Deck: Although the parade may have gone by for Hollywood’s Golden era, it is only just beginning for those involved in film preservation.
Starting his career as a documentary film maker in Alaska, North America, film restoration and preservation could not have been further from the mind of Reed Bovee, now Chief Technical Officer at Reflex Technologies (Burbank, CA, USA). However, when the lack of available good quality archival footage of historic events became apparent, Bovee and his colleagues decided to build a film scanner to meet the demand.
First demonstrated at the annual convention of the National Association of Broadcasters (NAB; Washington, DC, USA) in 2012, the company’s prototype film scanner was immediately recognized as a valuable film preservation tool, bringing Reflex Technology its first customers.
“In the early days of motion pictures,” says Bovee, “a nitrate film base was used as the transparent substrate for the photosensitive emulsion used to expose photographic images. Degradation of this film results in an amber, brown or yellowish film discolouration, blistering or bubbling of the surface and a film that is possibly stuck together or decomposed into a brittle residue.”
Although nitrate-based film is extremely flammable, it was used in most film-based stock until the late 1940s when it began to be replaced with that made of less-flammable cellulose triacetate (also known as safety film). However, although this cellulose triacetate-based film is less flammable, it is still subject to decomposition.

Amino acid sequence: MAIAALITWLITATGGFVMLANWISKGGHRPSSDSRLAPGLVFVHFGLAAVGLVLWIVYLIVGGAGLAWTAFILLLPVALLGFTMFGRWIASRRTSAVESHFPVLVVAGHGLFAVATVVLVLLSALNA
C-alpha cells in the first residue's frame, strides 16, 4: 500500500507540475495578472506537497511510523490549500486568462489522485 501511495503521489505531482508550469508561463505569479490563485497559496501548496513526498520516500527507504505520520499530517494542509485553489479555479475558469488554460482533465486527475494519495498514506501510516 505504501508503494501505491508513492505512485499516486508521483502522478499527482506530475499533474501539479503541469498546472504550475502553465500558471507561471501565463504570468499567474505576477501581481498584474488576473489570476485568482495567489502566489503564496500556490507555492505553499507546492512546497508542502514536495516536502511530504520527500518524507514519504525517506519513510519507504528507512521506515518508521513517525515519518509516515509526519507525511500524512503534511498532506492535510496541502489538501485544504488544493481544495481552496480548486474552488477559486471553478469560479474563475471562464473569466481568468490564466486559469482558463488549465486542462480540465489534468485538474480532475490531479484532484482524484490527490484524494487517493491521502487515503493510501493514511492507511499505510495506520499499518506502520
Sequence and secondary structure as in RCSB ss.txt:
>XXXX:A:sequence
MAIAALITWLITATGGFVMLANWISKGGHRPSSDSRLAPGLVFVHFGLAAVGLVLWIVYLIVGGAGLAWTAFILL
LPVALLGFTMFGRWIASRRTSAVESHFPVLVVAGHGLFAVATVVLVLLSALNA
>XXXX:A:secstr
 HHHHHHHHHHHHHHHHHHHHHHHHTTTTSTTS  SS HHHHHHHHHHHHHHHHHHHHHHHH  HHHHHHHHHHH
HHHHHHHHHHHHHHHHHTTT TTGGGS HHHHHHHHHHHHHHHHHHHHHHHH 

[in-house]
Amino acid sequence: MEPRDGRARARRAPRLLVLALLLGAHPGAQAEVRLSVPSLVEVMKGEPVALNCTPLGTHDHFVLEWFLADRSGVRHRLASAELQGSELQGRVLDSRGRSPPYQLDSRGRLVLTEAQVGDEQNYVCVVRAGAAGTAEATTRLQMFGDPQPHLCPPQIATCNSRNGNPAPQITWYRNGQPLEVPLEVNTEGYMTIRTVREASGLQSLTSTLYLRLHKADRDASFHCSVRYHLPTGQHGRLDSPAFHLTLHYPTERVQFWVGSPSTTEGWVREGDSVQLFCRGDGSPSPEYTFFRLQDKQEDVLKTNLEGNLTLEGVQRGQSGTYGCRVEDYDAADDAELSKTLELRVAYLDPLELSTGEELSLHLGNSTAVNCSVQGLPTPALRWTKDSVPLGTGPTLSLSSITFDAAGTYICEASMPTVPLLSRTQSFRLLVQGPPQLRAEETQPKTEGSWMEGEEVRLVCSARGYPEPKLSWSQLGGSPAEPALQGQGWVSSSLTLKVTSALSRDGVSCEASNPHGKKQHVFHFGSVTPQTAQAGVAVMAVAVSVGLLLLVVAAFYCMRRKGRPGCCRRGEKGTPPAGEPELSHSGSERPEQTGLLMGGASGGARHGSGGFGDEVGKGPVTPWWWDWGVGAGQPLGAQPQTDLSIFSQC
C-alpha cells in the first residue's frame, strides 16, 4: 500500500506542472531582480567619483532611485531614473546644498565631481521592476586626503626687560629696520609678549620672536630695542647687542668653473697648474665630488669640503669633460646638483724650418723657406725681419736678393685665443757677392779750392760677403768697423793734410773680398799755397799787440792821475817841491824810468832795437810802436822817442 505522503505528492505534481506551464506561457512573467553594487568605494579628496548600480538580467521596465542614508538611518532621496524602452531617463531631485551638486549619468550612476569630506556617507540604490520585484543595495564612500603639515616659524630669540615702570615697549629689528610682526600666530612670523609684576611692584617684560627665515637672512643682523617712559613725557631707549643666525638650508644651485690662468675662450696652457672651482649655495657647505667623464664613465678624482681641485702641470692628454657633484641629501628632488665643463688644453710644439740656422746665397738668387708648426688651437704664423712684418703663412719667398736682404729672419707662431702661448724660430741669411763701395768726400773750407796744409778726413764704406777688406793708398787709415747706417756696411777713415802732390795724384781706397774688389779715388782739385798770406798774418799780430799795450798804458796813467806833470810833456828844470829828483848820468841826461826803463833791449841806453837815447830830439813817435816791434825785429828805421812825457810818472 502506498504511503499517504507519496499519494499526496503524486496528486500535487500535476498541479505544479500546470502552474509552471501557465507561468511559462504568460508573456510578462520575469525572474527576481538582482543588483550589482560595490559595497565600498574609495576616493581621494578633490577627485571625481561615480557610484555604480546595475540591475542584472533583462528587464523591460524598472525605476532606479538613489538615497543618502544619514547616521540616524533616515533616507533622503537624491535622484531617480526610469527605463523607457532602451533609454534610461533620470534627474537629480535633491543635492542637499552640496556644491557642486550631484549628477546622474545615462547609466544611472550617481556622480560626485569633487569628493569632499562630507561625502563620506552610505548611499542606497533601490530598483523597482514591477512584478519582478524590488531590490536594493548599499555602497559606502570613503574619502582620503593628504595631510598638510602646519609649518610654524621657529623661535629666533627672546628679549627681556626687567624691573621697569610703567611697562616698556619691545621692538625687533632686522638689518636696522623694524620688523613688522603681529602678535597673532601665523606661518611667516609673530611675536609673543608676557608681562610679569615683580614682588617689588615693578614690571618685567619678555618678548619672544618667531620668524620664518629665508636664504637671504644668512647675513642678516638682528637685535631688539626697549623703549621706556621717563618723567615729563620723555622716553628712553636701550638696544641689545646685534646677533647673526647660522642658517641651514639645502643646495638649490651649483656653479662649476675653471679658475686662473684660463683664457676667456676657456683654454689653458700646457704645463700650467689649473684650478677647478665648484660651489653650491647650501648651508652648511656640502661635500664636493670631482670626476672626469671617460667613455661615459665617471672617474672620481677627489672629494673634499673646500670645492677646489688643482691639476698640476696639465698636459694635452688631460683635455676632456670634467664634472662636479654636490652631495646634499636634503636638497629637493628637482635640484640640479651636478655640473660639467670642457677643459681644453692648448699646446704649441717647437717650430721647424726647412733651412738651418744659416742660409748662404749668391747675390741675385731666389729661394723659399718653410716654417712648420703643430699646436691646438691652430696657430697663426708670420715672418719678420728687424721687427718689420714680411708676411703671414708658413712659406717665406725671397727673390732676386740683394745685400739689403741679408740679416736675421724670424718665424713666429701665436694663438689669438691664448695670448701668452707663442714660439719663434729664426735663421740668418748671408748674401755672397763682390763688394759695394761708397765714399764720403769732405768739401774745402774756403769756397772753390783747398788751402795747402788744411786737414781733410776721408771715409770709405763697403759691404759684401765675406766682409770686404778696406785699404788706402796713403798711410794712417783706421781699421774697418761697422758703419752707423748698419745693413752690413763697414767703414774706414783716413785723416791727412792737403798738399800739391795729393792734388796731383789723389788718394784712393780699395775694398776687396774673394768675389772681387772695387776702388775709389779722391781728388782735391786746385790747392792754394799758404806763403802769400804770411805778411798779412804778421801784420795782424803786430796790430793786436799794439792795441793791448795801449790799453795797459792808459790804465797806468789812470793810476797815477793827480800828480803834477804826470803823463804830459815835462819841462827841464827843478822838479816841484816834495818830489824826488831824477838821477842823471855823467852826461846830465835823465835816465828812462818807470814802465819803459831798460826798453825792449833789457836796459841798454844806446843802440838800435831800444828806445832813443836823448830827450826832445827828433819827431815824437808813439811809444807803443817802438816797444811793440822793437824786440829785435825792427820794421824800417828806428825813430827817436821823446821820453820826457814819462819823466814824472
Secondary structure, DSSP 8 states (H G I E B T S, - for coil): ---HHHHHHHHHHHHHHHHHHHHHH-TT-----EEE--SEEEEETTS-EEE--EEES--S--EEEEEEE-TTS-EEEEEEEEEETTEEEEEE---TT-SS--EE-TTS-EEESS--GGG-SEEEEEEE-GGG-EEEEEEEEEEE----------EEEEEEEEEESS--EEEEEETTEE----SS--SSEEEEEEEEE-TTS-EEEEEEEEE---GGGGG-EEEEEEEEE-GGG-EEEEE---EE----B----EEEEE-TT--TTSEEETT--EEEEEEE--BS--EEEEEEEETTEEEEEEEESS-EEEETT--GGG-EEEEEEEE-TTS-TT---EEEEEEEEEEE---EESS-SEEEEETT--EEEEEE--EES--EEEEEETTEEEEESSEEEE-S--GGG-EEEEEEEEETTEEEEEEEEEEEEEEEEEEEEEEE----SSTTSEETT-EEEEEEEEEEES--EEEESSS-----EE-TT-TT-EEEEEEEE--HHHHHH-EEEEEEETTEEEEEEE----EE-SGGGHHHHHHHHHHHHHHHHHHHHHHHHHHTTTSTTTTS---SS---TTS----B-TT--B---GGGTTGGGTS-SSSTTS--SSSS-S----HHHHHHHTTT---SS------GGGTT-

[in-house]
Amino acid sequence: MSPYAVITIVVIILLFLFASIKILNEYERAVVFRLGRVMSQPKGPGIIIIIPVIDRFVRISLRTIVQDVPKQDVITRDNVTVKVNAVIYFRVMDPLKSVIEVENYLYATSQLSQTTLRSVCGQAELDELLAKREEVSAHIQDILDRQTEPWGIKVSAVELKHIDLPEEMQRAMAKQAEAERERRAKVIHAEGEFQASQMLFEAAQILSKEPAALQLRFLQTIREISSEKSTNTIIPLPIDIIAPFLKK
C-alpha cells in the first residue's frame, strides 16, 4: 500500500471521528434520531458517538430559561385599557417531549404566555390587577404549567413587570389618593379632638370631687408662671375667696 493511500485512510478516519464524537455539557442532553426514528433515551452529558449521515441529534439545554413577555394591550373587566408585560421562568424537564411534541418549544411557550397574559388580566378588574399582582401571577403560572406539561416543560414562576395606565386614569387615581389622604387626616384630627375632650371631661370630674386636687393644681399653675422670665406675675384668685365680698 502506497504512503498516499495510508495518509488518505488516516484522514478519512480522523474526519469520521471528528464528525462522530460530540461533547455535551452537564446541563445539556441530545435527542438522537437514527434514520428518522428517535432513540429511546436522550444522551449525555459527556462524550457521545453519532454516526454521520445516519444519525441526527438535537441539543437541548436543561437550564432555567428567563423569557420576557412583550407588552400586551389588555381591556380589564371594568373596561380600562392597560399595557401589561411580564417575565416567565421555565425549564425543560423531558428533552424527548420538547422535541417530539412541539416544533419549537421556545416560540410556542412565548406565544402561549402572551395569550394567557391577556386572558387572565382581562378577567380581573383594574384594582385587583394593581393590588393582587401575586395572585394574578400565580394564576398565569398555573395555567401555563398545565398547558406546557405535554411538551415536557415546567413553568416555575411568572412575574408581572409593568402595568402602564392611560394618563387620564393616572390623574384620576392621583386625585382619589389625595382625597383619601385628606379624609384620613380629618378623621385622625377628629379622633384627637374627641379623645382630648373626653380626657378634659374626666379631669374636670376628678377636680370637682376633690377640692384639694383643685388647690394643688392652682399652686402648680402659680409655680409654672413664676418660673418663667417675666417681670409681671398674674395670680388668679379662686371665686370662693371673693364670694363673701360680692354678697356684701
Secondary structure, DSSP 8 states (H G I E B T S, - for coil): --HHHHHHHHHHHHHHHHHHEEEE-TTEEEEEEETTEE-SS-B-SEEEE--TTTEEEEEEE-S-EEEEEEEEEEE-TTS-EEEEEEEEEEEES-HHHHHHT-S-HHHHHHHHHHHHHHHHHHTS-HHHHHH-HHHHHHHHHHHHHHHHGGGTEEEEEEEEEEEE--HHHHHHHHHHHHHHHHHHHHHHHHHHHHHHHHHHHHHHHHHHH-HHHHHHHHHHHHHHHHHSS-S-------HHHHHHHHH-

“When cellulose acetate film base decomposes,” says Bovee, “it produces a vinegar-like odor which indicates that acetic acid is leaching from the film base and breakdown has begun.” This can cause cloudy images, make one layer of the film adhere to the next resulting in changes in the film’s surface characteristics (known as ferrotyping) and loosen the emulsion from the base. The film can also shrink resulting in individual frames becoming cupped or curved. “Eventually, at the later stages of decomposition, the film becomes increasingly brittle, and transforms into powder,” says Bovee.
Today, polyester-based film has replaced cellulose acetate as the preferred medium for motion picture prints since it is stronger, more resistant to tearing and less brittle. Since such polyester-based film is far more durable and resistant to degradation than cellulose acetate-based film, distribution prints can survive for long periods since the film base does not decay or emanate odors.